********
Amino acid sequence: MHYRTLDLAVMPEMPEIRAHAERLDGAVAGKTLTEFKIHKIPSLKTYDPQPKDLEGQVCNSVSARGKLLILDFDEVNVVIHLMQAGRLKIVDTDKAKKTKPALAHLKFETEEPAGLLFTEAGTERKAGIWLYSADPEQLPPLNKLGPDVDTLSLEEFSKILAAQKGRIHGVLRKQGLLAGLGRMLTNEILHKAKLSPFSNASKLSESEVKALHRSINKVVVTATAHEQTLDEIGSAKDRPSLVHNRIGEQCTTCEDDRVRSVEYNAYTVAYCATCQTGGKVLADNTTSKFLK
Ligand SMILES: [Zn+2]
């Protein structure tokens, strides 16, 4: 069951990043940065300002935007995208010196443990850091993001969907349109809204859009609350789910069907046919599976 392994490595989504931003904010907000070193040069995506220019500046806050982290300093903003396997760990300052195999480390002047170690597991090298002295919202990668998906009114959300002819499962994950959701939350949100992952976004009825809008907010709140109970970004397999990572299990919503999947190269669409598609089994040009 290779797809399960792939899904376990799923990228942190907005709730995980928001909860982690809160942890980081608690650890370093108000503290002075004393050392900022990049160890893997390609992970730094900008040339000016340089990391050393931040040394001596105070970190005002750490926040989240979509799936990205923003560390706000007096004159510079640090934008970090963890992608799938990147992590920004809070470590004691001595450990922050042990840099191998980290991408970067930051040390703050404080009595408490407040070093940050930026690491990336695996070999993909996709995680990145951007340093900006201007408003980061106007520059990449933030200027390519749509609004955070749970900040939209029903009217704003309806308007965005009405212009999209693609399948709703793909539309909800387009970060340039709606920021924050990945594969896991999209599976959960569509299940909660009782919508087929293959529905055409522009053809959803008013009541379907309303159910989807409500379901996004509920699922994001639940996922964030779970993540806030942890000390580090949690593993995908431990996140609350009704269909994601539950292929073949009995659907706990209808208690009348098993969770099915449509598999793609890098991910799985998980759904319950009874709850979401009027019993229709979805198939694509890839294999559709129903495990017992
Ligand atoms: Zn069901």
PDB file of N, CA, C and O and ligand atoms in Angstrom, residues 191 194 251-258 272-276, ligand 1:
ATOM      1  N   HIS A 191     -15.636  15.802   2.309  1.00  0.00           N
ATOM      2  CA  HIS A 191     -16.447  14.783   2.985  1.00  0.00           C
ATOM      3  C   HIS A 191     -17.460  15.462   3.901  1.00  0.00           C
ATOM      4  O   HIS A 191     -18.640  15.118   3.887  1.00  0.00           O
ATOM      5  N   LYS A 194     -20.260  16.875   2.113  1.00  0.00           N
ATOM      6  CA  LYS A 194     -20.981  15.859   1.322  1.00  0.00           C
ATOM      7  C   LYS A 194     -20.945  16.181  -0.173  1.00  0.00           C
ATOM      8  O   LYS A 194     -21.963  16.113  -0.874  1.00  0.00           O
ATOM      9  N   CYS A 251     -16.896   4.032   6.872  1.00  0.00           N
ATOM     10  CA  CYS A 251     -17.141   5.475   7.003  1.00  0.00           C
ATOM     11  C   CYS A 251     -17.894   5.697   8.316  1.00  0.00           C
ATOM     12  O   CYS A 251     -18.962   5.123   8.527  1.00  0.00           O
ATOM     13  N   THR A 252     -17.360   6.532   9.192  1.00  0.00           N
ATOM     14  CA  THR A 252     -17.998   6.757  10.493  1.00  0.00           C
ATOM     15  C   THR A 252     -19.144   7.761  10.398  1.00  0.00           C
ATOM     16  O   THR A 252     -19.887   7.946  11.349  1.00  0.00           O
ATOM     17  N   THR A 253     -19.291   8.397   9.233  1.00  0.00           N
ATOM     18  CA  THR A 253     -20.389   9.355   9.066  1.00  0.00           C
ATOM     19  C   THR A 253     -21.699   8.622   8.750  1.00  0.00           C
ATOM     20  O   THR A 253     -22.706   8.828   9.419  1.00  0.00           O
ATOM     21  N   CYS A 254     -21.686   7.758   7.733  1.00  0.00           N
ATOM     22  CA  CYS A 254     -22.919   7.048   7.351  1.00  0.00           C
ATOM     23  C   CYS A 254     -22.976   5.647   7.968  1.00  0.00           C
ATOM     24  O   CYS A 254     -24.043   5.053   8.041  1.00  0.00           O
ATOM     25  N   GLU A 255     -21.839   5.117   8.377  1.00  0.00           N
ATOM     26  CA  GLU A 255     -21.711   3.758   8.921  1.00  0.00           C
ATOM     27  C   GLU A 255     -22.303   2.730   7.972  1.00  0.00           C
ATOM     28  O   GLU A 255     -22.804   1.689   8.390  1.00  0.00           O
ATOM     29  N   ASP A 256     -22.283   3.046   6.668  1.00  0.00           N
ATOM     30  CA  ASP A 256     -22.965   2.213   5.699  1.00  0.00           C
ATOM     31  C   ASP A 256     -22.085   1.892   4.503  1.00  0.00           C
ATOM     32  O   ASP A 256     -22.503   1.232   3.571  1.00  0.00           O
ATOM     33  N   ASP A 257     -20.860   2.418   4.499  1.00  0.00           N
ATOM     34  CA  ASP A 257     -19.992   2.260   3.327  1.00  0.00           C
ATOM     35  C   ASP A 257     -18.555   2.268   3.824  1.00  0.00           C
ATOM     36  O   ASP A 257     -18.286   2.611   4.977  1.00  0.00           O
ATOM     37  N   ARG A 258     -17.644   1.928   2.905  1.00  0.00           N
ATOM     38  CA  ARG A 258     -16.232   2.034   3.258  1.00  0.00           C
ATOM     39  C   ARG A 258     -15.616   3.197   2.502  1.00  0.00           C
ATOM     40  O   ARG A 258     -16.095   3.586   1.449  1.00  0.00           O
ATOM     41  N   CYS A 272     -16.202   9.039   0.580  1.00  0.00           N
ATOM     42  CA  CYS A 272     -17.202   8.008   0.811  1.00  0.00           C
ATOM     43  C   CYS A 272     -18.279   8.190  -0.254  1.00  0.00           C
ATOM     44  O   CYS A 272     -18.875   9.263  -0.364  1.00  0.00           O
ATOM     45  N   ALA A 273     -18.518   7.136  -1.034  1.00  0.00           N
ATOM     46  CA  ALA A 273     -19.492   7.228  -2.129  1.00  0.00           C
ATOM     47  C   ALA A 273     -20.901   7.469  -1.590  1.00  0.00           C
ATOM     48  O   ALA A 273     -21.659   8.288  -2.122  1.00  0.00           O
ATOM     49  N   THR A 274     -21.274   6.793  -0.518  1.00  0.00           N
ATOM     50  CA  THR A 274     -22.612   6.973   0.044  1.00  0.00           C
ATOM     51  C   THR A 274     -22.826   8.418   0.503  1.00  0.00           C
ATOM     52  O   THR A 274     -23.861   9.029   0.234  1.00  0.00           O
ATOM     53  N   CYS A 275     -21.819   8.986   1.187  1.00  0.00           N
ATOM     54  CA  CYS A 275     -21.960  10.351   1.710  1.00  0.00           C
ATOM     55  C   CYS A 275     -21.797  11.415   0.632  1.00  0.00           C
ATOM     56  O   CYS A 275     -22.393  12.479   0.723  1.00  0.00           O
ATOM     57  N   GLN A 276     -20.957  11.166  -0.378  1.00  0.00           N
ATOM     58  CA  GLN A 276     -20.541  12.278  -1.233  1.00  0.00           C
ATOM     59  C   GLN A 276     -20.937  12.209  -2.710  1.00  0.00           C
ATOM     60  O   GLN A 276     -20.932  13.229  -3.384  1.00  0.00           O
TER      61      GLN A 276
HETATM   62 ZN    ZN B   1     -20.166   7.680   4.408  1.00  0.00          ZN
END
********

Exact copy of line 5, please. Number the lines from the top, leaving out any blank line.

PDB file of N, CA, C and O and ligand atoms in Angstrom, residues 191 194 251-258 272-276, ligand 1: